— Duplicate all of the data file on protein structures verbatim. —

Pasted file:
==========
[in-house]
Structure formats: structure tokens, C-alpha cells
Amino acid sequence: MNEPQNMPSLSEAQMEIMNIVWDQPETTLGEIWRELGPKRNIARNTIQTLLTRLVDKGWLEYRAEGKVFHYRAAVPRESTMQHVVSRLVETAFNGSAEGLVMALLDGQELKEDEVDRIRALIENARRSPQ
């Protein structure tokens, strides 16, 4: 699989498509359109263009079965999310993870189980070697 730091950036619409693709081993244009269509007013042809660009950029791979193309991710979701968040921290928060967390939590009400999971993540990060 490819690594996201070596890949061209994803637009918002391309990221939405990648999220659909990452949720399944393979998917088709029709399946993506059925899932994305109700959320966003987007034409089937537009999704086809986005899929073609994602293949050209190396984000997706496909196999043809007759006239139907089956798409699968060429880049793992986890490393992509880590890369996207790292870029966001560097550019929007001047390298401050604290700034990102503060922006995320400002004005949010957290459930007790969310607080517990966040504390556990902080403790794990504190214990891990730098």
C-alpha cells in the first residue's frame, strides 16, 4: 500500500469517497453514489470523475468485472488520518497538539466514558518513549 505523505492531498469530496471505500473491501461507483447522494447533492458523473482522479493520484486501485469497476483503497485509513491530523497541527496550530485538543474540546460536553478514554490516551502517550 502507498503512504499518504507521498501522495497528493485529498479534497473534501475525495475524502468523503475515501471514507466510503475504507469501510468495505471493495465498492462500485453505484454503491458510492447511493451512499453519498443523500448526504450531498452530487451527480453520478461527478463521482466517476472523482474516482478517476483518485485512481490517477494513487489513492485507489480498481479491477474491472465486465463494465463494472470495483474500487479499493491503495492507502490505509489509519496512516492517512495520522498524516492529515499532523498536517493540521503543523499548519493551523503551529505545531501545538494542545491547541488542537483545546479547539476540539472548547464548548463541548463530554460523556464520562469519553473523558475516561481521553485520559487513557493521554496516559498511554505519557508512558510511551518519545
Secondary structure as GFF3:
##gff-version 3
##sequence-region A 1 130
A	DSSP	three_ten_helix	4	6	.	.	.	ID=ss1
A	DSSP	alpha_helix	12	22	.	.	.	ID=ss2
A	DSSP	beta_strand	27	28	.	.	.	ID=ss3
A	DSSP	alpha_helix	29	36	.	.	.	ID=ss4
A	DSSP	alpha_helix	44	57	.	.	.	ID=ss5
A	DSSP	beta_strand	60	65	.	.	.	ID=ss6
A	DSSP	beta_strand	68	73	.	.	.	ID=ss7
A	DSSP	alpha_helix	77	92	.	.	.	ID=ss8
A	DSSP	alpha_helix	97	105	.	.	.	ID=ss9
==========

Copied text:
[in-house]
Structure formats: structure tokens, C-alpha cells
Amino acid sequence: MNEPQNMPSLSEAQMEIMNIVWDQPETTLGEIWRELGPKRNIARNTIQTLLTRLVDKGWLEYRAEGKVFHYRAAVPRESTMQHVVSRLVETAFNGSAEGLVMALLDGQELKEDEVDRIRALIENARRSPQ
């Protein structure tokens, strides 16, 4: 699989498509359109263009079965999310993870189980070697 730091950036619409693709081993244009269509007013042809660009950029791979193309991710979701968040921290928060967390939590009400999971993540990060 490819690594996201070596890949061209994803637009918002391309990221939405990648999220659909990452949720399944393979998917088709029709399946993506059925899932994305109700959320966003987007034409089937537009999704086809986005899929073609994602293949050209190396984000997706496909196999043809007759006239139907089956798409699968060429880049793992986890490393992509880590890369996207790292870029966001560097550019929007001047390298401050604290700034990102503060922006995320400002004005949010957290459930007790969310607080517990966040504390556990902080403790794990504190214990891990730098």
C-alpha cells in the first residue's frame, strides 16, 4: 500500500469517497453514489470523475468485472488520518497538539466514558518513549 505523505492531498469530496471505500473491501461507483447522494447533492458523473482522479493520484486501485469497476483503497485509513491530523497541527496550530485538543474540546460536553478514554490516551502517550 502507498503512504499518504507521498501522495497528493485529498479534497473534501475525495475524502468523503475515501471514507466510503475504507469501510468495505471493495465498492462500485453505484454503491458510492447511493451512499453519498443523500448526504450531498452530487451527480453520478461527478463521482466517476472523482474516482478517476483518485485512481490517477494513487489513492485507489480498481479491477474491472465486465463494465463494472470495483474500487479499493491503495492507502490505509489509519496512516492517512495520522498524516492529515499532523498536517493540521503543523499548519493551523503551529505545531501545538494542545491547541488542537483545546479547539476540539472548547464548548463541548463530554460523556464520562469519553473523558475516561481521553485520559487513557493521554496516559498511554505519557508512558510511551518519545
Secondary structure as GFF3:
##gff-version 3
##sequence-region A 1 130
A	DSSP	three_ten_helix	4	6	.	.	.	ID=ss1
A	DSSP	alpha_helix	12	22	.	.	.	ID=ss2
A	DSSP	beta_strand	27	28	.	.	.	ID=ss3
A	DSSP	alpha_helix	29	36	.	.	.	ID=ss4
A	DSSP	alpha_helix	44	57	.	.	.	ID=ss5
A	DSSP	beta_strand	60	65	.	.	.	ID=ss6
A	DSSP	beta_strand	68	73	.	.	.	ID=ss7
A	DSSP	alpha_helix	77	92	.	.	.	ID=ss8
A	DSSP	alpha_helix	97	105	.	.	.	ID=ss9